KATH BAQUIE

So, for anyone’s listening, that’s thinking, okay, no books, follows biology. What next steps would you suggest? Are there any great podcasts you recommend? Or any great like how do we follow the biology?

NAOMI

How do we learn?

KATH BAQUIE

How do we learn?

NAOMI

Yeah, well, there’s a fantastic book that I love called the first 40 days, which is a great guide and cookbook for the first 40 days and is graded it kind of introducing these concepts. The possums program is a sort of sleep support. That’s based on neuro development evidence and principles. So I don’t think you even need to do that. But if you’re seeking some kind of, you know, advice, and I get it like you have I was also like, oh, I need to know like, you need some guidance. I have a podcast you and I’ve got a few great episodes on there around sleep with Dr. Howard Chilton actually is his amazing he’s an Australian paediatrician. He’s got a book called your cherished baby. which is really recommend that book. It’s amazing. And yeah, he was on my podcast for a fantastic episode. Pinkie McKay, I love. Yeah, there’s some great, there’s some great people out there. Yeah. So, there is that information there. It’s just a matter of finding it and also just shutting out the noise. Like if you’re following to sleep stuff that’s making you stress just, I know it’s hard, but just follow, put the book down and try to get that baby’s skin to skin and look at them, listen to them watch their cues. Are they hungry? Feed them. You know, there’s no way that 1000 years ago, there were babies who were you know, we’re watching the clock in terms of, oh, well, I can only see them every three hours. That’s not actual normal newborn behaviour. It’s important just to kind of get an understanding of that normal, normal, normal behaviour. That’s something that I do in the planning sessions, as well as like we talked about sleep, we talk about feeding, we talk about all of that unsettled behaviour that is really hard to deal with. If you don’t know what’s coming, if you know what’s coming, and you’ve got some strategies under your belt. That is how you kind of deal with it.

KATH BAQUIE

Well, Naomi, we could keep talking all day and we only go through half of what I was hoping to, but we will wrap it up there. You have been really generous with the information you’ve provided us today. How do people find you?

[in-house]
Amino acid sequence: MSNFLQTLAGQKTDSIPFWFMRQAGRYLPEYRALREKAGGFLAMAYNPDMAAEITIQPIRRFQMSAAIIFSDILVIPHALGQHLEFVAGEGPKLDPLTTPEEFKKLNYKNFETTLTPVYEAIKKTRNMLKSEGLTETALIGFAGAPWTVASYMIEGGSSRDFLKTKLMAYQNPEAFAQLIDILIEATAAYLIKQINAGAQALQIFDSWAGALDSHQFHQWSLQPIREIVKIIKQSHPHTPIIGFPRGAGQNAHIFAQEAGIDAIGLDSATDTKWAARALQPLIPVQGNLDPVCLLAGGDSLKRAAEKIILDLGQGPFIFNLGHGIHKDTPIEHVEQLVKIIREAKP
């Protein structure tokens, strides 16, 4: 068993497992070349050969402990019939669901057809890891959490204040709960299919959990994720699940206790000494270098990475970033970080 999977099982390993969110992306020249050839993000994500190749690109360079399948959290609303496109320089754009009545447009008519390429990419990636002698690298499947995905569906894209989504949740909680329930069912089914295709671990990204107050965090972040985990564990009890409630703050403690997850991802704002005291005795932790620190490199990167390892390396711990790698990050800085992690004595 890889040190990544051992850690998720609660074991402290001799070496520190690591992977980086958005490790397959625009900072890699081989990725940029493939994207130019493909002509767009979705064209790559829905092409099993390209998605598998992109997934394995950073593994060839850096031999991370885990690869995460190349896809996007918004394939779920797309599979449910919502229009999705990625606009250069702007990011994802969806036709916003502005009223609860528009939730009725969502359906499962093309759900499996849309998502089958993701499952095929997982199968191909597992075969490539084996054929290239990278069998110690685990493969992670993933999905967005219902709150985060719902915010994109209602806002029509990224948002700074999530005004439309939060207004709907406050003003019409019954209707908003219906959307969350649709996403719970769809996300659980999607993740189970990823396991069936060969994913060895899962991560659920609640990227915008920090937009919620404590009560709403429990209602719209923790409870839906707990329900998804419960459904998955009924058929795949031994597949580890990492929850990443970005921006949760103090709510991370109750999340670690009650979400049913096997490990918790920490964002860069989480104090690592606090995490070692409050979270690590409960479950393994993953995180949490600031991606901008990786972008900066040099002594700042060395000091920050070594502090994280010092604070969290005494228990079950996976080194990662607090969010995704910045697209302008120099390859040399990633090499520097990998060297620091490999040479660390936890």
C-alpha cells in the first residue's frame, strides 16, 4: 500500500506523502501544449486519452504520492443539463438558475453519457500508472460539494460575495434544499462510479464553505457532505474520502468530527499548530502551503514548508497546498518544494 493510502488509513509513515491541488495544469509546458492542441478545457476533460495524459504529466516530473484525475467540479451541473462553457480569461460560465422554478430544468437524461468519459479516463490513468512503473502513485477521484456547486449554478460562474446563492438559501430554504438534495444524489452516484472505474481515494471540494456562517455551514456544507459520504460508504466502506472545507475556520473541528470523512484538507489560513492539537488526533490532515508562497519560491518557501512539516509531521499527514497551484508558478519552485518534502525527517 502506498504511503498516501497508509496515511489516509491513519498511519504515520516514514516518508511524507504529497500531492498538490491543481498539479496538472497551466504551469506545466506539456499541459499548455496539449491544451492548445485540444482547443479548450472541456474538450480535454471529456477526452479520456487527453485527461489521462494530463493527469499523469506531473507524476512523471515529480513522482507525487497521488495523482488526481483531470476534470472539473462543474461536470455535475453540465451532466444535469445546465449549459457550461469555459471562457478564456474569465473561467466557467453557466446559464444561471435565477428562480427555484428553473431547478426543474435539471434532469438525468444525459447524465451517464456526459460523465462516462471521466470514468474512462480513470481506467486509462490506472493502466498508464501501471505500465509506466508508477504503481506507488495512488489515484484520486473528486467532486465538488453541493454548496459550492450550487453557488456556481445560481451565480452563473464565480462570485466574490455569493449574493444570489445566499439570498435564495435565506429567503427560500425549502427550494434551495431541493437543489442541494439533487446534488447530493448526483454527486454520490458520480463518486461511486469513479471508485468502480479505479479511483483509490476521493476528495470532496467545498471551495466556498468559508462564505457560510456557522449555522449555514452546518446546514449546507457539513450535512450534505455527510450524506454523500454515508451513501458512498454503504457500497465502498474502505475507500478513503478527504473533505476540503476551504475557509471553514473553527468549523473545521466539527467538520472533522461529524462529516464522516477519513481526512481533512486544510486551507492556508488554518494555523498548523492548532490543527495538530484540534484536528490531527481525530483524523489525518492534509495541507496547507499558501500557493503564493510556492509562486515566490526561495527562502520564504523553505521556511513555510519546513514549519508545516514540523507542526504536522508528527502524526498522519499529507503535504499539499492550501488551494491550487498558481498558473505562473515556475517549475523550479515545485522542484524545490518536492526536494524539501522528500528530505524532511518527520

NAOMI

You can find me on Instagram, @cocoonbynaomi which is c-o-c-o-o-n-b-y-n-a-o-m-i or cocoonby naomi.com, which is my website where you can book in a planning session or talk to me about support all the other things.

KATH BAQUIE

Or the podcast, Cocoon by Naomi.

NAOMI

It’s called Tales from the fortress. Yeah, but yeah, you will probably find it if you just search that.

KATH BAQUIE

Yes.

Thank you so much, Naomi. I really appreciate the chat today. I’ll put the links in the show notes, ladies of some of the resources that Naomi mentioned. So, thank you, Naomi. Well catch you soon.

NAOMI

Thank you so much. Thank you. Bye.

KATH BAQUIE

Thanks for listening to the FitNest Mama Podcast brought to you by the FitNest Mama Freebies found at www.fitnestmama.com/free. So please take a few seconds to leave a review, subscribe so you don’t miss an episode. And be sure to take a screenshot of this podcast, upload it to your social media and tag me, @fitnestmama so I can give you a shout out too. Until next time. Remember, an active pregnancy, confident childbirth, and strong postnatal recovery is something that you deserve. Remember our disclaimer, materials and contents in this podcast are intended as general information only and shouldn’t substitute any medical advice, diagnosis, or treatment. I’ll see you soon!